With the rise of the internet, a plethora of comparison websites arose. Enabling customers to compare insurance prices from dozens of companies in little time. Price information which was previously difficult to access now was available with the click of a mouse. Naturally, the more expensive companies were forced to reduce their prices after their customer base reduced.
In information asymmetry, omitted information is often penalized
When people don’t have access to all the information, they assume the worst case when there is a lack of information. A famous example is the sudden value drop of a vehicle. After buying a new car, after only as little as 24 hours it loses a big percentage of its value. The reason is information asymmetry. The buyer of a used car cannot know if there is something wrong with the car. He naturally assumes that the seller is hiding information from him and that there is something wrong with the car. The seller is punished by an information asymmetry.
The lesson: In any transaction, it is useful to provide the information the other party expects you to provide. Otherwise, they will likely jump to worst case scenario conclusions.
It is often hard to distinguish correlation from causation
A human tendency is to assume that if X increased in correlation with Y, that X is related to Y and that X caused Y or vice-versa. But often it is only correlation, not causation.
Most people believe that money plays a huge role in politics, and in fact, data shows that candidates with expensive campaigns usually win. The tendency is to attribute their success to the money they invested in their campaign. But in fact, the correlation can be traced back to the pragmatic tendency of people.
When people don’t always back up their favorite candidate, they either try to make a difference in a close race between several candidates or they back a clear favorite.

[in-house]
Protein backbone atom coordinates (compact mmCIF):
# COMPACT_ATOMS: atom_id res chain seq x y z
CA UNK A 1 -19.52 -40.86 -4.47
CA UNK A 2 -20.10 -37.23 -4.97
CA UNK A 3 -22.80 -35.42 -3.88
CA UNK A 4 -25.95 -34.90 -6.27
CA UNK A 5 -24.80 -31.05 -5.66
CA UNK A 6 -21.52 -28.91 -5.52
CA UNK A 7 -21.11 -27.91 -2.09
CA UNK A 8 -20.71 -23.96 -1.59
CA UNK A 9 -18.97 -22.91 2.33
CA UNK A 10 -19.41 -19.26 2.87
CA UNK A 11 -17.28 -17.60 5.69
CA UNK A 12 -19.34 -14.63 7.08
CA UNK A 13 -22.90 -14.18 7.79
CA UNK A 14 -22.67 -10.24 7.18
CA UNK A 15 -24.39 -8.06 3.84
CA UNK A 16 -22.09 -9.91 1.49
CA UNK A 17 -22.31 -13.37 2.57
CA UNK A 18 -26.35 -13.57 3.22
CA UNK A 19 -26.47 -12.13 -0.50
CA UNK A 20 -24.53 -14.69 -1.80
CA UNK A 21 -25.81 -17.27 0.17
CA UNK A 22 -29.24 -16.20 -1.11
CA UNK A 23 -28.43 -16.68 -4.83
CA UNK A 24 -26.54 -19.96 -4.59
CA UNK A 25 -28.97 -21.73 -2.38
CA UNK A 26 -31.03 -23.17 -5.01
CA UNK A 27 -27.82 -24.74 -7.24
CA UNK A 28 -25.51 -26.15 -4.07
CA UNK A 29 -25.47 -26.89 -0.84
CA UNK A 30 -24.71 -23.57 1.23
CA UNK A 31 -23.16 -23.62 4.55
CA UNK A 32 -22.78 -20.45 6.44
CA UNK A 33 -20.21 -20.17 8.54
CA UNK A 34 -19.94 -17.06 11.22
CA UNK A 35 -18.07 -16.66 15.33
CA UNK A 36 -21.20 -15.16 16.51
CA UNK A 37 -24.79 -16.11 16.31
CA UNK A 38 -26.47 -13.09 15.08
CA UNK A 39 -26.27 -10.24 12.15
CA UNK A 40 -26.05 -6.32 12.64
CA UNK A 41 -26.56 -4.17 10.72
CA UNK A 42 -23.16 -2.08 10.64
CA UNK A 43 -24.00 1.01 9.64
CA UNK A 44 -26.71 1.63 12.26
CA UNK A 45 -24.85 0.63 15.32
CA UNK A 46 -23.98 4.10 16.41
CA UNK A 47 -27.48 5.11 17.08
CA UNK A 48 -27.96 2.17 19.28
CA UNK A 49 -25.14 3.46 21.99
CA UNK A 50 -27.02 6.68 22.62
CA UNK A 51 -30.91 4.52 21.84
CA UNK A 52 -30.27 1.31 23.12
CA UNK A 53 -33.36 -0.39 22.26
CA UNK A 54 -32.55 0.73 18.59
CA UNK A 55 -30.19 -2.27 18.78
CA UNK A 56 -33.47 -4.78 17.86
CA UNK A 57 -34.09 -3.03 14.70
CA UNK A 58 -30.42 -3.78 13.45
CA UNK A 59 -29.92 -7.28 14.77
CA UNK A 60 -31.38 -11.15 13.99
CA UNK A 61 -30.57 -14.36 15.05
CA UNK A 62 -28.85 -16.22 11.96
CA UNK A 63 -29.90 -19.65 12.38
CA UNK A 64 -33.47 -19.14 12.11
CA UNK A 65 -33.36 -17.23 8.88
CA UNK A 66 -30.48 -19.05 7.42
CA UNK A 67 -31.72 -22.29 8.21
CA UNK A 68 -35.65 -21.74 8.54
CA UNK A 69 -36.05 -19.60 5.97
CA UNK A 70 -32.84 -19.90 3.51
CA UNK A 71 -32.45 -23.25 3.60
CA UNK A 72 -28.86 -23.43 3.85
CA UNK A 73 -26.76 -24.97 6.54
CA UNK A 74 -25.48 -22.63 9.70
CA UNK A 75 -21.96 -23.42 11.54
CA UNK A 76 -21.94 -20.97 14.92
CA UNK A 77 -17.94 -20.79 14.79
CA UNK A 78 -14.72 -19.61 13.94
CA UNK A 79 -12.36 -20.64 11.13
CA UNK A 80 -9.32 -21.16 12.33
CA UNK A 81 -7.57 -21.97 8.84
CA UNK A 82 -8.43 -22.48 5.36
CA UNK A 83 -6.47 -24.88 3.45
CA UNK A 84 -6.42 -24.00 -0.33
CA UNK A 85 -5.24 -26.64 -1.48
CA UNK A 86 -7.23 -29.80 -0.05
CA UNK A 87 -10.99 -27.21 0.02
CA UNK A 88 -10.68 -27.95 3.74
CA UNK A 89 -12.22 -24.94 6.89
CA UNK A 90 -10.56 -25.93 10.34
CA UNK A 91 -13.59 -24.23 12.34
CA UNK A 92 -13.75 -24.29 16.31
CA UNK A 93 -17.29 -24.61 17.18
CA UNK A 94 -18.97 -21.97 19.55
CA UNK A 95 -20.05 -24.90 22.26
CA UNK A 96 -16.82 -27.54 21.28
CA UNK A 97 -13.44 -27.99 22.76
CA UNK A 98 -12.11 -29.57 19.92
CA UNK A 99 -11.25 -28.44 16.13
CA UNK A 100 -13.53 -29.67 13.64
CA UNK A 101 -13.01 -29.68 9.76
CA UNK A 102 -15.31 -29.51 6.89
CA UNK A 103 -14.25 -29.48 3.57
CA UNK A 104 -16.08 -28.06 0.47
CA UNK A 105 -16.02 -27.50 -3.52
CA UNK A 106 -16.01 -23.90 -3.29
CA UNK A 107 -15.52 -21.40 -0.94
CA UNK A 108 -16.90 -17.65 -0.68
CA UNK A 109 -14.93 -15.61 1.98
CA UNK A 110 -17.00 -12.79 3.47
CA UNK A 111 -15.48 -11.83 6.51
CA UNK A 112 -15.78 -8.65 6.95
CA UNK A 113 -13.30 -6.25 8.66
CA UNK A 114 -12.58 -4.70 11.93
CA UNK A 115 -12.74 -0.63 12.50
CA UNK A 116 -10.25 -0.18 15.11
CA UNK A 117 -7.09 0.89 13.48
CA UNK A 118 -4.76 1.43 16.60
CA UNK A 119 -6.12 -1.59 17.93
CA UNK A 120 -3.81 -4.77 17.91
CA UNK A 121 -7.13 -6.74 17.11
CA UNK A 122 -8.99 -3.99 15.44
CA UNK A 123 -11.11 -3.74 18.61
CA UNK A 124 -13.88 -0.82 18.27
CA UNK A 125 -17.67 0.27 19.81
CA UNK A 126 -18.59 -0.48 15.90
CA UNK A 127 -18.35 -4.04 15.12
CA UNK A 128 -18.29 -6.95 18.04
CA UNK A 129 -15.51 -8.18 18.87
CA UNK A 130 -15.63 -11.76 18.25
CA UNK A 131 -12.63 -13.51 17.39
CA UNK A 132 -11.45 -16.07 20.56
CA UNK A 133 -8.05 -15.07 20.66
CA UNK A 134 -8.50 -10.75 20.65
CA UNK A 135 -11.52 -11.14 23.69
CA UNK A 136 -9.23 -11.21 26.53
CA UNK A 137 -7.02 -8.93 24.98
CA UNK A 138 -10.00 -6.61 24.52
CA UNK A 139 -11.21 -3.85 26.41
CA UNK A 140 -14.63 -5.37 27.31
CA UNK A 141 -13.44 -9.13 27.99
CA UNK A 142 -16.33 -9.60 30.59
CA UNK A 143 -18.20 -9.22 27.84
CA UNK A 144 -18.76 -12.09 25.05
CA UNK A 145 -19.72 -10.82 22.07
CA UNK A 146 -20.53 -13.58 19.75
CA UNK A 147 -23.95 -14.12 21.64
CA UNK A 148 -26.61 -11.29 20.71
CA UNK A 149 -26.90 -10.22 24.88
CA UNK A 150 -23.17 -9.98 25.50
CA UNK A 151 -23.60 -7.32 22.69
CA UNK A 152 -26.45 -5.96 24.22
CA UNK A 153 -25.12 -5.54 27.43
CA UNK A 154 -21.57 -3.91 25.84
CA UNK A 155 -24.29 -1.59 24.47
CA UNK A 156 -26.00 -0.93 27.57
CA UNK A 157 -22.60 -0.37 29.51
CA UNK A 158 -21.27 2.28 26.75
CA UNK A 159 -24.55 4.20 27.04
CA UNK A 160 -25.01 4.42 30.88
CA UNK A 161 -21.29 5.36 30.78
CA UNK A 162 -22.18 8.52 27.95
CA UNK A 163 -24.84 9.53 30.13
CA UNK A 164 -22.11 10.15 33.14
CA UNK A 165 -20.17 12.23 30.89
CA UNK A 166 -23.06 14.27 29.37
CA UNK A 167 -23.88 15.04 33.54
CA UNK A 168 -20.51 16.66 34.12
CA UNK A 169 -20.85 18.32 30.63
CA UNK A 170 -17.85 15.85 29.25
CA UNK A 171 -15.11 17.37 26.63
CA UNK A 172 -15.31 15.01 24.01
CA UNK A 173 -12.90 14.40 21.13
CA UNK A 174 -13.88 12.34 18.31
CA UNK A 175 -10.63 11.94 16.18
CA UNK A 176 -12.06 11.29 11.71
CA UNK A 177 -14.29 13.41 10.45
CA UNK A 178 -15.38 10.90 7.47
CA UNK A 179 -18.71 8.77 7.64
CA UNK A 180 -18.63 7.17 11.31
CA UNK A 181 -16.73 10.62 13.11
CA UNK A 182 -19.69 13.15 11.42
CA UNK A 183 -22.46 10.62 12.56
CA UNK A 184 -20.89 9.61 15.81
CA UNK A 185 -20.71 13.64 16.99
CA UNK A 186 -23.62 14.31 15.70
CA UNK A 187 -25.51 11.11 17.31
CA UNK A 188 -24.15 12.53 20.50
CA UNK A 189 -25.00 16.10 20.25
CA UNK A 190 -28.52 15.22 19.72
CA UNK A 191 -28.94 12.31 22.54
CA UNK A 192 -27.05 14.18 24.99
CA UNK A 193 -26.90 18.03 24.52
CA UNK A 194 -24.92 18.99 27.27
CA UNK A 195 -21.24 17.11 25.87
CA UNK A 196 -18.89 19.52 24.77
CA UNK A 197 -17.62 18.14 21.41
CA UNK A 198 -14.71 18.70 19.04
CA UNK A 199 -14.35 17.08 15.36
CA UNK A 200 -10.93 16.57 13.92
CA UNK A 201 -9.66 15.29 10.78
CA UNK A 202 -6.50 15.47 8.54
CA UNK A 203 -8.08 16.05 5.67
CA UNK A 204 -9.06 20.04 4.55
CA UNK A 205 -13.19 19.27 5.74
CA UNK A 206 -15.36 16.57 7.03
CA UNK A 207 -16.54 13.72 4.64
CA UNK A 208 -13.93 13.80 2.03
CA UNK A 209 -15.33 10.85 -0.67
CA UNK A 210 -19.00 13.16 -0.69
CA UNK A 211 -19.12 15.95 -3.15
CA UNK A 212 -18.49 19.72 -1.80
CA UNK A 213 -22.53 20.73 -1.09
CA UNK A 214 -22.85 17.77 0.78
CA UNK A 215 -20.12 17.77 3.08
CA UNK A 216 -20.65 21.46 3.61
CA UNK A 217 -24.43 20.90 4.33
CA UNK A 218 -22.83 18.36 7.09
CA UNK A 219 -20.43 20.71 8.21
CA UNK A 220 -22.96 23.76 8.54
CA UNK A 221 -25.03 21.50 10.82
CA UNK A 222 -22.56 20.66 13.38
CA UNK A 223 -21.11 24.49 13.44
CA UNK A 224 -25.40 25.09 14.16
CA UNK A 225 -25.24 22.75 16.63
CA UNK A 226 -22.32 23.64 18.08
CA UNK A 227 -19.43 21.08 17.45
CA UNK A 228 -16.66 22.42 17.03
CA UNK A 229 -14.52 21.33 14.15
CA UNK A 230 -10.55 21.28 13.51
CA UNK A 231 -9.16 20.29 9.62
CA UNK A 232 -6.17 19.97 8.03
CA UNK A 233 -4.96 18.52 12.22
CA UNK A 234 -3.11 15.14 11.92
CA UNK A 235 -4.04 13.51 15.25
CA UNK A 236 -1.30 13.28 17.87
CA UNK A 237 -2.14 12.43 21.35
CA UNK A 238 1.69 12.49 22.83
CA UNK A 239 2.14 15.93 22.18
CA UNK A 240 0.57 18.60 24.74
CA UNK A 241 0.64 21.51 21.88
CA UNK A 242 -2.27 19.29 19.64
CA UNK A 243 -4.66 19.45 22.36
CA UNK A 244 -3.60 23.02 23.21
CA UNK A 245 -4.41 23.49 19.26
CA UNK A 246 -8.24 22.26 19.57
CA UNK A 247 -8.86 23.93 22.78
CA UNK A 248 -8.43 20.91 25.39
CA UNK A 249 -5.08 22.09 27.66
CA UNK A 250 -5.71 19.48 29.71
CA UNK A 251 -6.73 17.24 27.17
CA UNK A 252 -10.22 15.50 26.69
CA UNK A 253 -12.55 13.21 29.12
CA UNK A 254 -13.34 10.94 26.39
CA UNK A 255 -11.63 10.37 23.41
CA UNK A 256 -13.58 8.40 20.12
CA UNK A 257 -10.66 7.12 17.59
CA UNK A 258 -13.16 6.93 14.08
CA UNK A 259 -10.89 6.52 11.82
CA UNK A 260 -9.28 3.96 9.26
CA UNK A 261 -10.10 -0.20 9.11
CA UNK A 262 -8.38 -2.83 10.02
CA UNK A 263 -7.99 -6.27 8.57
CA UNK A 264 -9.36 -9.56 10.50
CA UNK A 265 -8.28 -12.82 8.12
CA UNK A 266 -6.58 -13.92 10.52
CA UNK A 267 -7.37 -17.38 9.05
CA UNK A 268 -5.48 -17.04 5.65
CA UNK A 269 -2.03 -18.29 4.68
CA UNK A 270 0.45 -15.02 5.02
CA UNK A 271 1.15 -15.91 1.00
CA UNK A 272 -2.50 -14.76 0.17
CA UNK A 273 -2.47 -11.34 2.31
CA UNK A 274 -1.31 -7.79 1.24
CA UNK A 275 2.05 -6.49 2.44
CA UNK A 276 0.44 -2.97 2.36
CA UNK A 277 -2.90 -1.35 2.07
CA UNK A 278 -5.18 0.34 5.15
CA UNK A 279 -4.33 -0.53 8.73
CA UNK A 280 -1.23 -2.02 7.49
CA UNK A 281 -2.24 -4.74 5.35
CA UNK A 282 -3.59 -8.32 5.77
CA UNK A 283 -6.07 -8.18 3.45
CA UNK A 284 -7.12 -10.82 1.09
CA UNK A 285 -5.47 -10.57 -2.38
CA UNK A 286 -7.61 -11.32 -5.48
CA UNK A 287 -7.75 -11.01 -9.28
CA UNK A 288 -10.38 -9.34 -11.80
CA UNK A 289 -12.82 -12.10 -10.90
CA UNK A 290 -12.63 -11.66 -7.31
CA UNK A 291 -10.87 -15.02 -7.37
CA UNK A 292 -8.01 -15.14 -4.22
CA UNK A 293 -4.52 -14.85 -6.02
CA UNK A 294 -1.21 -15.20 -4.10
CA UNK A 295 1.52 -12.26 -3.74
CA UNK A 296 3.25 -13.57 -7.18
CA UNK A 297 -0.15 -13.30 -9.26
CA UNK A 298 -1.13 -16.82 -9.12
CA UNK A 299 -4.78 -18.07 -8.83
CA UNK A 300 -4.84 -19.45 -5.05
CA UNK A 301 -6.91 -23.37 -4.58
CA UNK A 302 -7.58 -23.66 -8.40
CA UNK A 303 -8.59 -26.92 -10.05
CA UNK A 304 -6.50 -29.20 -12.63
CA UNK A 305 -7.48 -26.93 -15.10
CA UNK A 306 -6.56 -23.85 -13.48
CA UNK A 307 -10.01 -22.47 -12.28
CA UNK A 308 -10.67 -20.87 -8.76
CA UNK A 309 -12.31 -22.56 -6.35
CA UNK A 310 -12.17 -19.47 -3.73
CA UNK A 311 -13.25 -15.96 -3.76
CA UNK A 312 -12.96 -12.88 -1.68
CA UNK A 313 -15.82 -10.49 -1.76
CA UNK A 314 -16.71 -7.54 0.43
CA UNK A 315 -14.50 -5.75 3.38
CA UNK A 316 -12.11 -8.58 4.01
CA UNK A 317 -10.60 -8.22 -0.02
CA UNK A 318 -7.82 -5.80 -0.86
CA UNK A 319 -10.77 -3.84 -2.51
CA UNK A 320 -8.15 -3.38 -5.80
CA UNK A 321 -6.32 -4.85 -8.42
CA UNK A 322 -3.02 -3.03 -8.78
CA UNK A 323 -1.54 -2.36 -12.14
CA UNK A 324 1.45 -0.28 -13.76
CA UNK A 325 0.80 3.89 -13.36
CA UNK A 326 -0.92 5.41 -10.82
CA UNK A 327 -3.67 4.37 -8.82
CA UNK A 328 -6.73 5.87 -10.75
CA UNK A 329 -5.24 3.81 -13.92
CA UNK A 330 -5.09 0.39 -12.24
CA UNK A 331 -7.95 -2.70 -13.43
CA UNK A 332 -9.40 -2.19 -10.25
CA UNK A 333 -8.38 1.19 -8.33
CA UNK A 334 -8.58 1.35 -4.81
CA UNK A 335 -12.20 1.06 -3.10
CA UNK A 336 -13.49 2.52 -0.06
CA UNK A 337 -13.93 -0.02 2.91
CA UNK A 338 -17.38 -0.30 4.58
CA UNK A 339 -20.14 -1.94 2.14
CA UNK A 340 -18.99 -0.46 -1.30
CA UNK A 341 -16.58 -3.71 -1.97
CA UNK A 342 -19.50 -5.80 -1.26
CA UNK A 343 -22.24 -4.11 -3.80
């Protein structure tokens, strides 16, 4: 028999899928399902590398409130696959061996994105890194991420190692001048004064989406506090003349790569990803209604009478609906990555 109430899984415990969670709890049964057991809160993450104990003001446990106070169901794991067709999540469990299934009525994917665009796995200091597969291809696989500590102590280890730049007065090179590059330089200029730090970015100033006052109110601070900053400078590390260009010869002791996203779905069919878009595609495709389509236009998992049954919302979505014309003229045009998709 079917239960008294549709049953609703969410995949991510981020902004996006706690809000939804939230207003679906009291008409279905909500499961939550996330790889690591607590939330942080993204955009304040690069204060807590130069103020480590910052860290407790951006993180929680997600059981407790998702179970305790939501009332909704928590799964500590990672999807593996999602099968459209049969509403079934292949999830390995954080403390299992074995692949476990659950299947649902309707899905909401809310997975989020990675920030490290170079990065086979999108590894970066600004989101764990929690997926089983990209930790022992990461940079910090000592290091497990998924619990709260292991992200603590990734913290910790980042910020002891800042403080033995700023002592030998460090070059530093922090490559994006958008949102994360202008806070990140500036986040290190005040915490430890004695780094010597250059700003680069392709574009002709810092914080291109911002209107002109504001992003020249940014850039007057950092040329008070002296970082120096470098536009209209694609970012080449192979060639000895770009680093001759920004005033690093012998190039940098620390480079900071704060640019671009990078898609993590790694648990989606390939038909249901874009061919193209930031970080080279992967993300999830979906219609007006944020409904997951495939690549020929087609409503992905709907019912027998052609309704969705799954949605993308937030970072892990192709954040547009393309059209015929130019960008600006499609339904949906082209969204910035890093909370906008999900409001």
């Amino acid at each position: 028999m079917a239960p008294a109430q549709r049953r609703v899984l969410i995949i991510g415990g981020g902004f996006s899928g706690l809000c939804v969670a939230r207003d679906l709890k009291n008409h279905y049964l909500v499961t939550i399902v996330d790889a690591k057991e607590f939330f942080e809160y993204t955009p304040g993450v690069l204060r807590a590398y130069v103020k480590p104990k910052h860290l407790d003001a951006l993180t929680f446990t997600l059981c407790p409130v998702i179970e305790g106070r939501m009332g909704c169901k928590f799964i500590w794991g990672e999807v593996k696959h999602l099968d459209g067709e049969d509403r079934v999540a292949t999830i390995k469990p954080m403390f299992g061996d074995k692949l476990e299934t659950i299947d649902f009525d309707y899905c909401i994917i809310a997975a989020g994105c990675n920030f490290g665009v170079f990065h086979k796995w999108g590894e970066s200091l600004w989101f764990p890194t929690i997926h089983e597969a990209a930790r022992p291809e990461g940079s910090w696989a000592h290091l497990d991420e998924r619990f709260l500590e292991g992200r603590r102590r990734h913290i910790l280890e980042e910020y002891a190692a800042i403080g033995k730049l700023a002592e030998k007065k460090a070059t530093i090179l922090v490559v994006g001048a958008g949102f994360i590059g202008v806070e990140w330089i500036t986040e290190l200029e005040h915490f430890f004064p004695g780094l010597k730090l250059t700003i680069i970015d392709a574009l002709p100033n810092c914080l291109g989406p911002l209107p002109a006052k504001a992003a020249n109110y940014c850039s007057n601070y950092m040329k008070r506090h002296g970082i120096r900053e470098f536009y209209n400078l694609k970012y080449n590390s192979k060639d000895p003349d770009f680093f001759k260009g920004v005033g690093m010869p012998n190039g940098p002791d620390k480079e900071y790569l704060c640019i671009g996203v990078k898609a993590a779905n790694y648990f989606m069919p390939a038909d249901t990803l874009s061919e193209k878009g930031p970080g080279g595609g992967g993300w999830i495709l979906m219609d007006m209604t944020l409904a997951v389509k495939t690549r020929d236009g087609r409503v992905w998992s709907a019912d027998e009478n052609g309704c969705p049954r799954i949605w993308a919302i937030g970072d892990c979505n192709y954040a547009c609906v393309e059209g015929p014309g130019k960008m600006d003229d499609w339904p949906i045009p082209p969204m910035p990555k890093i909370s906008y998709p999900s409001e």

Studies have shown that a winning candidate could cut his or her spending in half and lose only 1% of the votes while a losing candidate could only expect a 1% increase in votes while doubling the amount spent in his campaign.
Causality is hard to trace down, even for experts
In 1989 the crime rates increased by 80% over the previous 15 years. Experts predicted that the situation would only get worse. When in the 1990’s the crime rates suddenly dropped wild speculations were made by the experts.
Everything from tougher gun control, an improving economy, increased police force, innovative policing, and increased prison reliance was proposed as an explanation. But it turns out that the real factor was much more remote.
Later analysis has shown that the proposed factors had only a small effect on crime rates.
The biggest factor of all wasn’t even mentioned at the time.
One study showed that children who went unborn in the earliest years of legalized abortion would’ve been 50% more likely to live in poverty and 60% more likely to grow up in a single-parent household. Growing up in a single-parent household roughly doubles the child’s propensity to crime. Since 1973, 16 years after the legalization of abortion, there were significantly less grown ups likely to become criminals, hence the drop in crime from then on.
The lesson: Don’t rush to make predictions, they often so distant that even experts look in the wrong places.